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ImageViews and Stars and Other Unique Shapes

December 30th, 2012 · 5 Comments · Android, Drawables

Romain Guy is doing a series on Android performance and drawing. In his first post, he demonstrates an ImageView with rounded corners by using a custom Drawable. I wanted to learn more about drawing and paints and shaders so I did some of my own experiments drawing star shapes using pictures of kittens. (Unicorns will be next…) You can grab the full sources here.

There are a couple of important objects used in drawing:

Canvas
The Canvas object is passed to us and this is where we make our drawing commands. You can think of this as like the canvas to an oil painting.

Paint
The Paint object is kind of like it sounds. It supplies the source color for the thing drawn. It may be a single color or in the case of bitmaps we set a BitmapShader which Paint will use as its source.

Path/Rect/etc….
These objects define the shape of what is drawn to the canvas. In my stars sample, I used a Path object to draw the 5 points of a star connected by lines.  And if you looked as Romain Guy’s example of rounded corners (included in my source code as RoundedCornersBitmapDrawable) he uses a Rect object.

The Drawing
To draw you just need 3 things: a canvas, a shape, a color. It’s actually quite simple. In StarsBitmapDrawable it’s this:

@Override
public void draw(Canvas canvas) {
   canvas.drawPath(path, paint);
}

Note: When you make a custom drawable, do override the methods getIntrinsicWidth and getIntrinsicHeight. The defaults return -1 and is generally not what you want.

A Little Trig
I’m not going to go too heavily into the math used to draw a star. The basic idea is to find the coordinates of each point of the star and connect them with lines. The Path object will fill the space. The image below shows how with just a little trigonometry and algebra I was able to come up with the points.

Which gives us code like this:

// truncated code...full code in sources
public class StarBitmapDrawable extends Drawable {
 
public StarBitmapDrawable(Bitmap bitmap) {
    super();
    this.bitmap = bitmap;
    paint = new Paint();
    paint.setAntiAlias(true);
    shader = new BitmapShader(bitmap, Shader.TileMode.CLAMP, Shader.TileMode.CLAMP);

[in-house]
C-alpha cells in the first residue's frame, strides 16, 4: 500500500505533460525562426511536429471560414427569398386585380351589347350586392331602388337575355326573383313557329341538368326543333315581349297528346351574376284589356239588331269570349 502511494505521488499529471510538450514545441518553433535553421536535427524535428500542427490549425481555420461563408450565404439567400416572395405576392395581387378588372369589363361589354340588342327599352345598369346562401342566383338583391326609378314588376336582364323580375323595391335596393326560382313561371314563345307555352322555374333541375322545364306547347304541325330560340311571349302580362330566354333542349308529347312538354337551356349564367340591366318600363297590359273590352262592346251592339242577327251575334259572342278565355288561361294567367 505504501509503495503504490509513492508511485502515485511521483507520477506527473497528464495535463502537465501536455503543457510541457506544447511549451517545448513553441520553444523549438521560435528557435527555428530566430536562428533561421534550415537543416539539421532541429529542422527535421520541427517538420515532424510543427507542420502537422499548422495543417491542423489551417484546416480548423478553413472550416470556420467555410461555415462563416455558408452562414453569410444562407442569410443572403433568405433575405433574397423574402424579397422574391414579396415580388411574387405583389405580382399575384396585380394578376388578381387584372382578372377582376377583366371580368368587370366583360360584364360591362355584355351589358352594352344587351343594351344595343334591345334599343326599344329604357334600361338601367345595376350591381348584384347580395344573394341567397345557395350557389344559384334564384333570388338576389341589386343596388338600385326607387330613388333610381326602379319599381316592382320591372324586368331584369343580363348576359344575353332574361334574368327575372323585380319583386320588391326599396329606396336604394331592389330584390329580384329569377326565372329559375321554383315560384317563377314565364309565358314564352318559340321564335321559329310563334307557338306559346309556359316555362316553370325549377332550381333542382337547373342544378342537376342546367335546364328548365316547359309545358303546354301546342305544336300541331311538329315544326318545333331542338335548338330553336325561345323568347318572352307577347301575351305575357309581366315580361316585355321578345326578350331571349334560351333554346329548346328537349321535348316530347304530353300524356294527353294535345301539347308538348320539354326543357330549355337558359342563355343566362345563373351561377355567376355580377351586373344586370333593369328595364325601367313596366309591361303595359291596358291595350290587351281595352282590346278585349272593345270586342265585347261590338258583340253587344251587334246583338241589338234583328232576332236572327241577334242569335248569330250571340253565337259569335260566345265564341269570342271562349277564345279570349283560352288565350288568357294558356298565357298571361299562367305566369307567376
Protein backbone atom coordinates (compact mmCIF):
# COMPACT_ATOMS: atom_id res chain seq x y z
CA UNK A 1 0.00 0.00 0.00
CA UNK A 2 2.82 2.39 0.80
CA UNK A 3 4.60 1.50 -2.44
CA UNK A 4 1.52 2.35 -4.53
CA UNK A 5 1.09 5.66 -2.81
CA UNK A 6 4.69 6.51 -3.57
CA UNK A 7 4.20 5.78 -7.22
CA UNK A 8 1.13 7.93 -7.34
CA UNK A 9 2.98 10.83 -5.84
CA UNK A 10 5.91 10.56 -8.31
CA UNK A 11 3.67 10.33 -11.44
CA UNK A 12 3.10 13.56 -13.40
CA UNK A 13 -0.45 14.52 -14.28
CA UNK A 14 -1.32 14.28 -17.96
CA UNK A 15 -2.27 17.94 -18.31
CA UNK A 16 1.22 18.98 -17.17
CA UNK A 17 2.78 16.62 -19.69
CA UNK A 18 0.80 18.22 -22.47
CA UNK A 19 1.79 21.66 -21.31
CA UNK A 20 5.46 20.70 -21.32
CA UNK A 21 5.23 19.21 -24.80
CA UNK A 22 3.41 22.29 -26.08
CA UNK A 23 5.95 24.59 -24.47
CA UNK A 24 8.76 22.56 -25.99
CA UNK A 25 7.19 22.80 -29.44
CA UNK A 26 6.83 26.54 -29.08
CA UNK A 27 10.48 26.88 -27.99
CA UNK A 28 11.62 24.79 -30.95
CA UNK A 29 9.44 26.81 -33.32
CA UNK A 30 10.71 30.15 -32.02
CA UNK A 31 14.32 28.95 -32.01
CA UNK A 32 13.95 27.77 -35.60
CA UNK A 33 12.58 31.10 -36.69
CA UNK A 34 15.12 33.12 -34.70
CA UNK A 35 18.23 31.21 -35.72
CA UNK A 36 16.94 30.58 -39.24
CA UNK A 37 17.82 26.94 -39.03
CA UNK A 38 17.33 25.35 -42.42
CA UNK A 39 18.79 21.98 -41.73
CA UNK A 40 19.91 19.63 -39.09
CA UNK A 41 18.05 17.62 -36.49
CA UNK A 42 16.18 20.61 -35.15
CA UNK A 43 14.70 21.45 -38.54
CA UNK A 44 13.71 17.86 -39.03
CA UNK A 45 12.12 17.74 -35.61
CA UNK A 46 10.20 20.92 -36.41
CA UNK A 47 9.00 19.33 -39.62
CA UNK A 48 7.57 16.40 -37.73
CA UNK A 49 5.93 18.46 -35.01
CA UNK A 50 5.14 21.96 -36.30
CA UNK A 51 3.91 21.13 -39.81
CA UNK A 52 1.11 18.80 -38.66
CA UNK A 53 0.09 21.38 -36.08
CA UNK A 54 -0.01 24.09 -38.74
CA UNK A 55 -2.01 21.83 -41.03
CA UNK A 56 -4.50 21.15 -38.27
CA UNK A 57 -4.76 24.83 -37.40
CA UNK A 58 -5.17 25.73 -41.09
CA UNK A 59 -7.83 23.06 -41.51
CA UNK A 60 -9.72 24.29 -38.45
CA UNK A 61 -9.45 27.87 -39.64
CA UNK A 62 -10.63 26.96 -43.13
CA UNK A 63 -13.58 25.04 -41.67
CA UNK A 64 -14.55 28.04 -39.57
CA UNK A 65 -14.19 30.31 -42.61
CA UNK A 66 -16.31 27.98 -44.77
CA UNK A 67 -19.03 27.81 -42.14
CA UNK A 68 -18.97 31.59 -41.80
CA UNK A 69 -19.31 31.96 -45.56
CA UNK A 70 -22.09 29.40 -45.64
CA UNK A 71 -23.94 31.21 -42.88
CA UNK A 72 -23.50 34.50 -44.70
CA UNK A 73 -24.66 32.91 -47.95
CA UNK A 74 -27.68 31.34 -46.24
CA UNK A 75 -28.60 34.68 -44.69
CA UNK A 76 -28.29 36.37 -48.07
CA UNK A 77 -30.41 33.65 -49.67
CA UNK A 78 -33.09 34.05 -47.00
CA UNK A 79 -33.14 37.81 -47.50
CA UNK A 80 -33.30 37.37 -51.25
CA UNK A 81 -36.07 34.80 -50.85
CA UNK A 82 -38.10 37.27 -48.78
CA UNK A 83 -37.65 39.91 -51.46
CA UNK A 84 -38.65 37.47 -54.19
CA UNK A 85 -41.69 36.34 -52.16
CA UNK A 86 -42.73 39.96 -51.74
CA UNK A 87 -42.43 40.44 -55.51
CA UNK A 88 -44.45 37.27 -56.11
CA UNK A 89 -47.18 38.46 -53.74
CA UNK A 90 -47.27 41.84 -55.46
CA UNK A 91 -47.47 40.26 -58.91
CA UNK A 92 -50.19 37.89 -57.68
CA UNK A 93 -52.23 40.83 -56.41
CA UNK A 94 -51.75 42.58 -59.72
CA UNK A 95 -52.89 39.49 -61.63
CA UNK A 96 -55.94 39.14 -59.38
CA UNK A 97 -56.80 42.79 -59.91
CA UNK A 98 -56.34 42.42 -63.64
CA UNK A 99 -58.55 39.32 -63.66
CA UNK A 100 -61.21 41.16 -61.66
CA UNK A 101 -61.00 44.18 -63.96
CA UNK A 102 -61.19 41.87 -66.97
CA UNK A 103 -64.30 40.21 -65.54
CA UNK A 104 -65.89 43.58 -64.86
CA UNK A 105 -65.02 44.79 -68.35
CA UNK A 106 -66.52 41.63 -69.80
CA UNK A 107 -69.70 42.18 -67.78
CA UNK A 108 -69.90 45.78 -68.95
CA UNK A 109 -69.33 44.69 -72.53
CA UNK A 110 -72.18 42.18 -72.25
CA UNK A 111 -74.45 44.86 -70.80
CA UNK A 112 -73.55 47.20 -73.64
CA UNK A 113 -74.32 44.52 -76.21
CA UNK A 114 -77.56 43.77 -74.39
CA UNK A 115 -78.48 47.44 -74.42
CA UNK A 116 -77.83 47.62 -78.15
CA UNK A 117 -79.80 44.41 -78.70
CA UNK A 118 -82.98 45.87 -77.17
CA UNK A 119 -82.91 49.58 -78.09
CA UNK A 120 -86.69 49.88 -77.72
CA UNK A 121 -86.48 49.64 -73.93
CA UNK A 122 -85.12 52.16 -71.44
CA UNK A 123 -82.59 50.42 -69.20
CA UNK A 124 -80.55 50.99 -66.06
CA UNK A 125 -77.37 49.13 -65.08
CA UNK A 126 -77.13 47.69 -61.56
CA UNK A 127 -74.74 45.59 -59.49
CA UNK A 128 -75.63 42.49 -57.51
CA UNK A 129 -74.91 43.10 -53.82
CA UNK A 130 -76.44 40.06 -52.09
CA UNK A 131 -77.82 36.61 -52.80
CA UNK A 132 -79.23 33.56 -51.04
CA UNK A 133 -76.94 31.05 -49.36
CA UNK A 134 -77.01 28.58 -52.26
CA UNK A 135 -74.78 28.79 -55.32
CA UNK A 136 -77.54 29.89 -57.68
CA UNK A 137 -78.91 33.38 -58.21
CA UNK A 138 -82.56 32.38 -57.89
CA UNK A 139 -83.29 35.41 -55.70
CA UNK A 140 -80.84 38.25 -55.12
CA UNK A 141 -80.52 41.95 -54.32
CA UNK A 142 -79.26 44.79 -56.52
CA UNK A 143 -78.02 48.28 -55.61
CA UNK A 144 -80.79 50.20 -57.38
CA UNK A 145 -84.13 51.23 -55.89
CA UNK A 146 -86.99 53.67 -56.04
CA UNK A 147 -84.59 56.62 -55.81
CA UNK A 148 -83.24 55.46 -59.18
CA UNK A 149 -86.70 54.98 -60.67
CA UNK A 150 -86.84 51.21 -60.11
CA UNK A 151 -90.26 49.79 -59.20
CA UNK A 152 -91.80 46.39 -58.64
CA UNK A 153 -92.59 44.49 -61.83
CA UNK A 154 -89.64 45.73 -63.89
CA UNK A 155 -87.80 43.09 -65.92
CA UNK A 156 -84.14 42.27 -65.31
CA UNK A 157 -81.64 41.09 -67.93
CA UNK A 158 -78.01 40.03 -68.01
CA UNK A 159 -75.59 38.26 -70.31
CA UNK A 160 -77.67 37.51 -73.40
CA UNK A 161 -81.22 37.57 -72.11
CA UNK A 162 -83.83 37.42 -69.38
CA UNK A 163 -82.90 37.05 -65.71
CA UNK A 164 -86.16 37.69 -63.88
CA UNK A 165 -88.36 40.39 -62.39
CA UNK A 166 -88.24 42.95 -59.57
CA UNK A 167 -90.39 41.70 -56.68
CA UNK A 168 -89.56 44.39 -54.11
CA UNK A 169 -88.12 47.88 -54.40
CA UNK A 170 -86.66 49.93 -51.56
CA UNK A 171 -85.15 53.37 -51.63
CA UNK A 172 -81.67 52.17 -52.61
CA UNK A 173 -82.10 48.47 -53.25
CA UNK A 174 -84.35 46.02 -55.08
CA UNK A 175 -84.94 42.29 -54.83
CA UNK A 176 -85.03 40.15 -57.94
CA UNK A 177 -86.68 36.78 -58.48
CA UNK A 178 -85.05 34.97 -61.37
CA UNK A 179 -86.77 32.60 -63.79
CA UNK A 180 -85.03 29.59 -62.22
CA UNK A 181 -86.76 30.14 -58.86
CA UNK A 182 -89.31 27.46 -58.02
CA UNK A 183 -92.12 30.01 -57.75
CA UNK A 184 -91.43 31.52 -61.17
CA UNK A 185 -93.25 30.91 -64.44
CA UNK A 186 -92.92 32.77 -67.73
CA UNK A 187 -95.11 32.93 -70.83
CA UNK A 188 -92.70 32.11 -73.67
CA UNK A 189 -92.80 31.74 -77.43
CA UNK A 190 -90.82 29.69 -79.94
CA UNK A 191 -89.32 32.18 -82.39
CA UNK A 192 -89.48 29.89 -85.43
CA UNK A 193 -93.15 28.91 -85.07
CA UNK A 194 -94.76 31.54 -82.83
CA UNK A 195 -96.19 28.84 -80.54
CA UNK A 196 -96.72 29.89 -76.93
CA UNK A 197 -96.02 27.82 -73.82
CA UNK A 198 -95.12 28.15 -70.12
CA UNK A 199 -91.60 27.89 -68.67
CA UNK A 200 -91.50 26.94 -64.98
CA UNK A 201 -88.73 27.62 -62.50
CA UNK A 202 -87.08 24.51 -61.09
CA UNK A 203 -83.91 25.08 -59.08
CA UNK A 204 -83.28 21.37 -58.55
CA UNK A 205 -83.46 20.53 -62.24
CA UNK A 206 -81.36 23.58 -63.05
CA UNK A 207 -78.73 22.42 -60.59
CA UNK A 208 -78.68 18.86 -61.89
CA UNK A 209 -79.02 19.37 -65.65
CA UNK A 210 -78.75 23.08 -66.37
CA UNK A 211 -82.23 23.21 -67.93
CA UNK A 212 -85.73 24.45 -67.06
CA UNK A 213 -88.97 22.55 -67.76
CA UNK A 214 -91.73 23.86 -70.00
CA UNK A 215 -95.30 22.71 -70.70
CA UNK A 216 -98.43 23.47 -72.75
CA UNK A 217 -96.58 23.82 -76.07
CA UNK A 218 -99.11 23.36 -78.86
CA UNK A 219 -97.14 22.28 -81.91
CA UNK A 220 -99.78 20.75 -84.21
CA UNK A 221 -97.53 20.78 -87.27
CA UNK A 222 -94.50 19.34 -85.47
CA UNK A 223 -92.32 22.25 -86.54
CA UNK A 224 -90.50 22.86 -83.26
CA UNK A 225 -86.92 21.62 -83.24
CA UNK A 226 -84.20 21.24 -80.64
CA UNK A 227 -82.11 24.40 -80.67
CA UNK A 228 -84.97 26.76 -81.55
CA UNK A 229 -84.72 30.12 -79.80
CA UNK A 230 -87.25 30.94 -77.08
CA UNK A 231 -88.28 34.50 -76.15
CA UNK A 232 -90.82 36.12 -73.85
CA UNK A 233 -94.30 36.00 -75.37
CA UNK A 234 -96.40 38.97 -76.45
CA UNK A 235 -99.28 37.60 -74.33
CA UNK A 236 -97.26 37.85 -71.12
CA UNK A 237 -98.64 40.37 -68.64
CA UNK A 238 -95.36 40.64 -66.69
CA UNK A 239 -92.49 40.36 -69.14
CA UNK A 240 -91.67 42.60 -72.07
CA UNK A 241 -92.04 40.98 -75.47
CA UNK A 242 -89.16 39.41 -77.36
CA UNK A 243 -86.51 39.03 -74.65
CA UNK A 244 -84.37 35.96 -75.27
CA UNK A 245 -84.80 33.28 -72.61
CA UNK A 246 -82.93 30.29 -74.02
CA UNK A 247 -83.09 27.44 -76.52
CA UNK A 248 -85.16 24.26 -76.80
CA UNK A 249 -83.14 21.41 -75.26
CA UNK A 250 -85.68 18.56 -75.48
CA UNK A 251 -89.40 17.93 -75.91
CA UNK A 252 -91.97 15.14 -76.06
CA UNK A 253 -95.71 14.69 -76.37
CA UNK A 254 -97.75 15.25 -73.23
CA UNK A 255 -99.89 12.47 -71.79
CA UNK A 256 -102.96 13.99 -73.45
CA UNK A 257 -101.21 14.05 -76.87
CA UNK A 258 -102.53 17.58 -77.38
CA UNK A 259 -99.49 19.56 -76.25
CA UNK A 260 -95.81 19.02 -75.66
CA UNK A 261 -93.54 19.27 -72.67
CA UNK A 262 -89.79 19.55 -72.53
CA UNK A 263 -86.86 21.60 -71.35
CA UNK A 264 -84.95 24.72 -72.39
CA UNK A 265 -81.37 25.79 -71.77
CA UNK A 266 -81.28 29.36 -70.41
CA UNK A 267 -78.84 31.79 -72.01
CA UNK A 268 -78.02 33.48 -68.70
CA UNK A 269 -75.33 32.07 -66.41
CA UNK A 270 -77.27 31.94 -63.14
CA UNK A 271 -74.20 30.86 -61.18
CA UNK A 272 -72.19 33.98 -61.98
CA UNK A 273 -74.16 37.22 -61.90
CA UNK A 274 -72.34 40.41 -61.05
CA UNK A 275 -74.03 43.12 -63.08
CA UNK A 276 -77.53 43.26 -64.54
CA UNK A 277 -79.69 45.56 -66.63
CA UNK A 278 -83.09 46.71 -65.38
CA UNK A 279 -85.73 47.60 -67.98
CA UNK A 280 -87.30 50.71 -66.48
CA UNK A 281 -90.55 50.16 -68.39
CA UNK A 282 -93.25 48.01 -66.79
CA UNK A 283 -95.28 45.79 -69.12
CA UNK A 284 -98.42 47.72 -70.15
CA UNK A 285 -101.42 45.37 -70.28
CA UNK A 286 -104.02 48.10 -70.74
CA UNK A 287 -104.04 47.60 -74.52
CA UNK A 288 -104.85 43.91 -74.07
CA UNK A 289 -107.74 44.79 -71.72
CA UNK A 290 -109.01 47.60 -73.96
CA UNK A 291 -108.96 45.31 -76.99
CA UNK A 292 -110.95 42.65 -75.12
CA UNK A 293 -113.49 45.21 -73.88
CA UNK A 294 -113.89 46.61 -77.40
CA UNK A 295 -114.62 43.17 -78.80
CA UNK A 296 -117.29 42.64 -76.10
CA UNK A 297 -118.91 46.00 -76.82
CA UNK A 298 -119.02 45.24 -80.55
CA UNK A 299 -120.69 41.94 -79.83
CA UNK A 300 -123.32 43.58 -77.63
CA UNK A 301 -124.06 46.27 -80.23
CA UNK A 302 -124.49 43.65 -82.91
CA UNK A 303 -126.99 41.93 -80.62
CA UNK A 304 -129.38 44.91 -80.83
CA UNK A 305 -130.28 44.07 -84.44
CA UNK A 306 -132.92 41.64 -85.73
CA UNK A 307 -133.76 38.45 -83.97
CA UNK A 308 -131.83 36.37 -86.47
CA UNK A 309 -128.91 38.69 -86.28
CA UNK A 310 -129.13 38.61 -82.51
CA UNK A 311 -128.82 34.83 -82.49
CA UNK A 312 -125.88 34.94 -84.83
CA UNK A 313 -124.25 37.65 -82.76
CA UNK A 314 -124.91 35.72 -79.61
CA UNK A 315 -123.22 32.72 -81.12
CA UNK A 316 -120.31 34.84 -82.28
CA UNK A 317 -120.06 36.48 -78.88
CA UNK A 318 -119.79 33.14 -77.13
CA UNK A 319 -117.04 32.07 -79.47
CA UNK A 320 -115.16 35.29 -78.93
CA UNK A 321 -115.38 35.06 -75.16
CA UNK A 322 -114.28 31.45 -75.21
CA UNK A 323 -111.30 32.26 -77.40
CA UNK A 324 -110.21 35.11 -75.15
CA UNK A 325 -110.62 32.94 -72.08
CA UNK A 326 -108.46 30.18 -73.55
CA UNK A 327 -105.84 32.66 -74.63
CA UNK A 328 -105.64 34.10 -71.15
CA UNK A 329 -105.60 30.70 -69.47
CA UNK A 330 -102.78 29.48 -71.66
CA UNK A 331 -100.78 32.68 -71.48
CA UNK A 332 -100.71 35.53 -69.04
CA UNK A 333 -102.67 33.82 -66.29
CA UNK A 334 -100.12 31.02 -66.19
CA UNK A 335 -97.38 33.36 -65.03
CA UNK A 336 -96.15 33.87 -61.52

paint.setShader(shader);
    path = new Path();
//        paint.setStyle(Paint.Style.STROKE);
}
 
@Override
protected void onBoundsChange(Rect bounds) {
    super.onBoundsChange(bounds);
 
    int minDim = Math.min(bounds.width() - paddingLeft - paddingRight,
    bounds.height() - paddingTop - paddingBottom);
 
// b = |
// a = _
// hyp = \
 
// bigHypot = height / cos(18)
    double bigHypot = (minDim / Math.cos(Math.toRadians(STAR_ANGLE_HALF)));
    double bigB = minDim;
    double bigA = Math.tan(Math.toRadians(18)) * bigB;
 
// lengths of the little triangles.
// littleC = littleC + littleC + littleA + littleA
// cos(72)*C = A
    double littleHypot = bigHypot / (2 + Math.cos(Math.toRadians(STAR_OPP_ANGLE)) + Math.cos(Math.toRadians(STAR_OPP_ANGLE)));
    double littleA = Math.cos(Math.toRadians(STAR_OPP_ANGLE)) * littleHypot;
    double littleB = Math.sin(Math.toRadians(STAR_OPP_ANGLE)) * littleHypot;
 
    int topXPoint = (bounds.width() - paddingLeft - paddingRight)/2;
    int topYPoint = paddingTop;
 
// start at the top point
    path.moveTo(topXPoint, topYPoint);
 
// top to bottom right point
    path.lineTo((int)(topXPoint + bigA), (int)(topYPoint + bigB));
 
// bottom right to middle left point
    path.lineTo((int)(topXPoint - littleA - littleB), (int)(topYPoint + littleB));
 
// middle left to middle right point
    path.lineTo((int)(topXPoint + littleA + littleB), (int)(topYPoint + littleB));
 
//        // middle right to bottom left point
    path.lineTo((int)(topXPoint - bigA), (int)(topYPoint + bigB));
 
//        // bottom left to top point
    path.lineTo(topXPoint, topYPoint);
    path.close();
}
 
@Override
public void draw(Canvas canvas) {
    canvas.drawPath(path, paint);
}
// truncated....more code in sources

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5 responses so far ↓

  • 1 Jack Le // Jan 4, 2013 at 12:43 am

    good job.
    love to reader your blog.
    how do you think about a pattern to draw any shape? I mean that how can we change the shape in a flexible way.
    thanks

  • 2 musselwhizzle // Jan 4, 2013 at 2:47 am

    Jack, if the shape is difficult to draw programmatically you could use a mask to create the shape you need. Check out Romain Guy’s second post of this subject: http://www.curious-creature.org/2012/12/13/android-recipe-2-fun-with-shaders/

  • 3 Jack Le // Jan 5, 2013 at 9:21 pm

    Thanks for your reply. This link is vert usefull.
    But I have another concern. Is there a design pattern for drawing shape. For example, today, I have draw image in star shape and tomorrow, my customer need to draw in cycle shape, ect. So How we can change it easily?

    p/s I really love your seria post about android architecture. I cannot stop thinking about it. Thanks

  • 4 musselwhizzle // Jan 6, 2013 at 8:50 pm

    Hi Jack, What you are asking about can be solved with a Factory Pattern. Something like:
    ImageDrawableFactory.createDrawable(Object something) {
    if (something == myCase) return new StarDrawable(bitmap);
    else if (something == myOtherCase) return new CycleShapeDrawable(bitmap)
    else return new ImageBitmapDrawable(bitmap);
    }
    and you get all of your drawables through the factory. Also read this.

  • 5 Jack Le // Jan 7, 2013 at 9:09 pm

    Thanks for your suggestion.
    You help me alot.

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